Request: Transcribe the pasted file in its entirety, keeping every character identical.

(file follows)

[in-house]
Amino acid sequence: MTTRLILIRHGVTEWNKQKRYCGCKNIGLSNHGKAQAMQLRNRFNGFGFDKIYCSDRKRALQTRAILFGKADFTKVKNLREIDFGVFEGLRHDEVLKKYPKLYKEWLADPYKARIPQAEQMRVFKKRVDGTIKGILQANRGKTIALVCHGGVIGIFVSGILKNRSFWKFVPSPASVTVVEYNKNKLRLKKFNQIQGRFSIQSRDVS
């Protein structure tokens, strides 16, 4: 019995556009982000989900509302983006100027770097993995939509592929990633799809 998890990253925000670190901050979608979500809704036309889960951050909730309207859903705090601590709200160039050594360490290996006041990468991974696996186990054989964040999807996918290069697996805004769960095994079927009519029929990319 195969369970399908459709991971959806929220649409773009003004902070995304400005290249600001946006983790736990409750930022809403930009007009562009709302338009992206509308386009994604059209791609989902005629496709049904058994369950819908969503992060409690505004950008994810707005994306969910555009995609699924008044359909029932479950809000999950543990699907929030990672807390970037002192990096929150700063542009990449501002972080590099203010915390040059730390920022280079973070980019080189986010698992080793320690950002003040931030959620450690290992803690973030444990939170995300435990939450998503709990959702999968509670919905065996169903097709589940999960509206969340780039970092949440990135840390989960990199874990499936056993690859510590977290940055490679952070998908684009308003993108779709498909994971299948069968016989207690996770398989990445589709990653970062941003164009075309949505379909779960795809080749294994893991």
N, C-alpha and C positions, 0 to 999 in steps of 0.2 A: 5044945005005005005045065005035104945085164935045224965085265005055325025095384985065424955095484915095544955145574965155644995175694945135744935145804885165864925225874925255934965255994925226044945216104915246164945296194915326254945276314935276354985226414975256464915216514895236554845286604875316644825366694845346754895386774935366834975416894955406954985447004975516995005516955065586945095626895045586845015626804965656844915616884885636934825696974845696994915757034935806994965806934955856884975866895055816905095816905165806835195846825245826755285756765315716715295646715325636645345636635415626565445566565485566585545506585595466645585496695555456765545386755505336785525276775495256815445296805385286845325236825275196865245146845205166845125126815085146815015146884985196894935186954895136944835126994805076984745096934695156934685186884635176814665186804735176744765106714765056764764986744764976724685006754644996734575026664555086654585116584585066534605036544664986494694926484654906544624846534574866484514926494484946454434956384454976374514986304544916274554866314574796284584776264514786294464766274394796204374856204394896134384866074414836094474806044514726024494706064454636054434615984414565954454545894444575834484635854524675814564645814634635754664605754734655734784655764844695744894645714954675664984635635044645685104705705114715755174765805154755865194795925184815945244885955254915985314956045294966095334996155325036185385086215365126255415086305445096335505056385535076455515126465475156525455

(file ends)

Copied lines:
[in-house]
Amino acid sequence: MTTRLILIRHGVTEWNKQKRYCGCKNIGLSNHGKAQAMQLRNRFNGFGFDKIYCSDRKRALQTRAILFGKADFTKVKNLREIDFGVFEGLRHDEVLKKYPKLYKEWLADPYKARIPQAEQMRVFKKRVDGTIKGILQANRGKTIALVCHGGVIGIFVSGILKNRSFWKFVPSPASVTVVEYNKNKLRLKKFNQIQGRFSIQSRDVS
């Protein structure tokens, strides 16, 4: 019995556009982000989900509302983006100027770097993995939509592929990633799809 998890990253925000670190901050979608979500809704036309889960951050909730309207859903705090601590709200160039050594360490290996006041990468991974696996186990054989964040999807996918290069697996805004769960095994079927009519029929990319 195969369970399908459709991971959806929220649409773009003004902070995304400005290249600001946006983790736990409750930022809403930009007009562009709302338009992206509308386009994604059209791609989902005629496709049904058994369950819908969503992060409690505004950008994810707005994306969910555009995609699924008044359909029932479950809000999950543990699907929030990672807390970037002192990096929150700063542009990449501002972080590099203010915390040059730390920022280079973070980019080189986010698992080793320690950002003040931030959620450690290992803690973030444990939170995300435990939450998503709990959702999968509670919905065996169903097709589940999960509206969340780039970092949440990135840390989960990199874990499936056993690859510590977290940055490679952070998908684009308003993108779709498909994971299948069968016989207690996770398989990445589709990653970062941003164009075309949505379909779960795809080749294994893991």
N, C-alpha and C positions, 0 to 999 in steps of 0.2 A: 5044945005005005005045065005035104945085164935045224965085265005055325025095384985065424955095484915095544955145574965155644995175694945135744935145804885165864925225874925255934965255994925226044945216104915246164945296194915326254945276314935276354985226414975256464915216514895236554845286604875316644825366694845346754895386774935366834975416894955406954985447004975516995005516955065586945095626895045586845015626804965656844915616884885636934825696974845696994915757034935806994965806934955856884975866895055816905095816905165806835195846825245826755285756765315716715295646715325636645345636635415626565445566565485566585545506585595466645585496695555456765545386755505336785525276775495256815445296805385286845325236825275196865245146845205166845125126815085146815015146884985196894935186954895136944835126994805076984745096934695156934685186884635176814665186804735176744765106714765056764764986744764976724685006754644996734575026664555086654585116584585066534605036544664986494694926484654906544624846534574866484514926494484946454434956384454976374514986304544916274554866314574796284584776264514786294464766274394796204374856204394896134384866074414836094474806044514726024494706064454636054434615984414565954454545894444575834484635854524675814564645814634635754664605754734655734784655764844695744894645714954675664984635635044645685104705705114715755174765805154755865194795925184815945244885955254915985314956045294966095334996155325036185385086215365126255415086305445096335505056385535076455515126465475156525455